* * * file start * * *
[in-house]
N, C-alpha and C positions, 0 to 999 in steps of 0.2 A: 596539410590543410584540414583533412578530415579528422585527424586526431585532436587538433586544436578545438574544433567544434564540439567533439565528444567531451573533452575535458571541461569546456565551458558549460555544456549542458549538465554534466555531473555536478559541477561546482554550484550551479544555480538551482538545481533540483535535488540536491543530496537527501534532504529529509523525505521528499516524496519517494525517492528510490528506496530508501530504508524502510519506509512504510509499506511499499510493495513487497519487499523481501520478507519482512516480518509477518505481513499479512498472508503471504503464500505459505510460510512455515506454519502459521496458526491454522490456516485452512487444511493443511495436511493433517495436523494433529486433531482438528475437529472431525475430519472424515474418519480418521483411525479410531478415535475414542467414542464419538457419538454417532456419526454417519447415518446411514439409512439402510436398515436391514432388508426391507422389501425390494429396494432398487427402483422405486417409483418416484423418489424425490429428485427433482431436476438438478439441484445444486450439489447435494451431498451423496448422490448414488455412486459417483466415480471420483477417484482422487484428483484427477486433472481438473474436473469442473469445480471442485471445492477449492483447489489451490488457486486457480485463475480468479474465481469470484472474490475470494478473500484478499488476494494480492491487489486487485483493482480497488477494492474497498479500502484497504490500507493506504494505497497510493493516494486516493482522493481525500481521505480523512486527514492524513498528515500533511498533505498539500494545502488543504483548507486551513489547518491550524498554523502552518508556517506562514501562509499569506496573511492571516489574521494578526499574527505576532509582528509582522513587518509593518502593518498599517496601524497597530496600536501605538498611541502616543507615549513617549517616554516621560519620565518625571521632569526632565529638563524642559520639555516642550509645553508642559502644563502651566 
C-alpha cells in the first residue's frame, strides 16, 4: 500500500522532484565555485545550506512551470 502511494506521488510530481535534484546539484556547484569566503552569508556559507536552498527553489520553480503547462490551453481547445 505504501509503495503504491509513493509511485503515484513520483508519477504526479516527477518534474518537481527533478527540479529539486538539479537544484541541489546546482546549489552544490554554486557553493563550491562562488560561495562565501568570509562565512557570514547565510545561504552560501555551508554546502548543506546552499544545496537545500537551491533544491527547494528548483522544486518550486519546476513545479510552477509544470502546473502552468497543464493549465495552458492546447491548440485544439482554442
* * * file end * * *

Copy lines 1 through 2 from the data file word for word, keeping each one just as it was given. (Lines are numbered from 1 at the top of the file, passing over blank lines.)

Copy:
[in-house]
N, C-alpha and C positions, 0 to 999 in steps of 0.2 A: 596539410590543410584540414583533412578530415579528422585527424586526431585532436587538433586544436578545438574544433567544434564540439567533439565528444567531451573533452575535458571541461569546456565551458558549460555544456549542458549538465554534466555531473555536478559541477561546482554550484550551479544555480538551482538545481533540483535535488540536491543530496537527501534532504529529509523525505521528499516524496519517494525517492528510490528506496530508501530504508524502510519506509512504510509499506511499499510493495513487497519487499523481501520478507519482512516480518509477518505481513499479512498472508503471504503464500505459505510460510512455515506454519502459521496458526491454522490456516485452512487444511493443511495436511493433517495436523494433529486433531482438528475437529472431525475430519472424515474418519480418521483411525479410531478415535475414542467414542464419538457419538454417532456419526454417519447415518446411514439409512439402510436398515436391514432388508426391507422389501425390494429396494432398487427402483422405486417409483418416484423418489424425490429428485427433482431436476438438478439441484445444486450439489447435494451431498451423496448422490448414488455412486459417483466415480471420483477417484482422487484428483484427477486433472481438473474436473469442473469445480471442485471445492477449492483447489489451490488457486486457480485463475480468479474465481469470484472474490475470494478473500484478499488476494494480492491487489486487485483493482480497488477494492474497498479500502484497504490500507493506504494505497497510493493516494486516493482522493481525500481521505480523512486527514492524513498528515500533511498533505498539500494545502488543504483548507486551513489547518491550524498554523502552518508556517506562514501562509499569506496573511492571516489574521494578526499574527505576532509582528509582522513587518509593518502593518498599517496601524497597530496600536501605538498611541502616543507615549513617549517616554516621560519620565518625571521632569526632565529638563524642559520639555516642550509645553508642559502644563502651566 